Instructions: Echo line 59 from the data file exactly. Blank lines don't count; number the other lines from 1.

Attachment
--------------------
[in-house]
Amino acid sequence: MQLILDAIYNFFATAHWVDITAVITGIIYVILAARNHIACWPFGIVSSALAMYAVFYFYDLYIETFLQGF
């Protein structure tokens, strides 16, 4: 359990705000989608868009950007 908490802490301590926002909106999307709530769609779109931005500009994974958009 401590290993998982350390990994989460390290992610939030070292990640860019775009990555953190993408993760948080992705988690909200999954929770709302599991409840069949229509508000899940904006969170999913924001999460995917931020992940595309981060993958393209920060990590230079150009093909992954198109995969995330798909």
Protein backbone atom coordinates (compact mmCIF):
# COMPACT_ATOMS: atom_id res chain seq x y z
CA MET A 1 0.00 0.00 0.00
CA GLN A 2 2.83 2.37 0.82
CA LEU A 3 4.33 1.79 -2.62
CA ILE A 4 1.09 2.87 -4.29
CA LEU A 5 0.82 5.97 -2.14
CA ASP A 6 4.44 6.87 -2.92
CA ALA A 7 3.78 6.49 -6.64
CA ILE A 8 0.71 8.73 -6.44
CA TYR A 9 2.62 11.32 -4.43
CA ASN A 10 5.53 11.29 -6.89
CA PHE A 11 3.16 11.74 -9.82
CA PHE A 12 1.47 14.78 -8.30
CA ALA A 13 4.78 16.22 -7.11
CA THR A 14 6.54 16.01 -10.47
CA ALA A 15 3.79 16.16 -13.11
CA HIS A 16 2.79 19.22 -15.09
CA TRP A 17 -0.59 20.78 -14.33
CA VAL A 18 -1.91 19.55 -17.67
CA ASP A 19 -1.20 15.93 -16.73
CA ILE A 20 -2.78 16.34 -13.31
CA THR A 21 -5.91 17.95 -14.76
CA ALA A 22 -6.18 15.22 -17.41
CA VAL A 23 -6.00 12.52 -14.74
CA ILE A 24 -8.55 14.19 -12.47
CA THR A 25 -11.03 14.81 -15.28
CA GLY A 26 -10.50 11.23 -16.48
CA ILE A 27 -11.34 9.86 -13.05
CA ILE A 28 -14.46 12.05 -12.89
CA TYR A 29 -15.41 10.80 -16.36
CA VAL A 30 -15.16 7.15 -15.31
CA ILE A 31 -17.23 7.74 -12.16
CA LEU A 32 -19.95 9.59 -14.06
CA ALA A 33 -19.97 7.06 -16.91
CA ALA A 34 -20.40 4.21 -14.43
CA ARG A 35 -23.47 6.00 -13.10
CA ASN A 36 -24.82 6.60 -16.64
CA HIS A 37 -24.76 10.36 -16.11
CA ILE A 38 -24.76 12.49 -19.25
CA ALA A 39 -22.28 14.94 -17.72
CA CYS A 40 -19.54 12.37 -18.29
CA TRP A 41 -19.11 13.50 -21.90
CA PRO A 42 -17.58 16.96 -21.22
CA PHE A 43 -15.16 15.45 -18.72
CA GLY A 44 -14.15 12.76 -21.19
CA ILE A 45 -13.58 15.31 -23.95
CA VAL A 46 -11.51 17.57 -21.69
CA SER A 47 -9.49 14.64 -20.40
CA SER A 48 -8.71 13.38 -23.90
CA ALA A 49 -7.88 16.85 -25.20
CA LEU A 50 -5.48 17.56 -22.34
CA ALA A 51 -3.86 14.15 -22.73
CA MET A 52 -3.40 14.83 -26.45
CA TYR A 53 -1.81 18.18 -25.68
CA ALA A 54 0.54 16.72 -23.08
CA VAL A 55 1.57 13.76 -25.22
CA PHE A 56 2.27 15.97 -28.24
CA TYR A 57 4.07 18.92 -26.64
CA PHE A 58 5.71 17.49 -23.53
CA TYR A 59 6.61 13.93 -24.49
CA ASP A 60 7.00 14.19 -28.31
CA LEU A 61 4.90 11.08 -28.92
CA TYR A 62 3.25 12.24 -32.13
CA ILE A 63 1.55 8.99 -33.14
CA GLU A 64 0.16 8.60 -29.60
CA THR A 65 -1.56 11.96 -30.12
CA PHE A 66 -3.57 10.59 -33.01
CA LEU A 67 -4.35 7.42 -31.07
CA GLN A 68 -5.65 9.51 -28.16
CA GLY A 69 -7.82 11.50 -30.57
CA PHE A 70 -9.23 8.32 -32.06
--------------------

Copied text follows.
CA ALA A 54 0.54 16.72 -23.08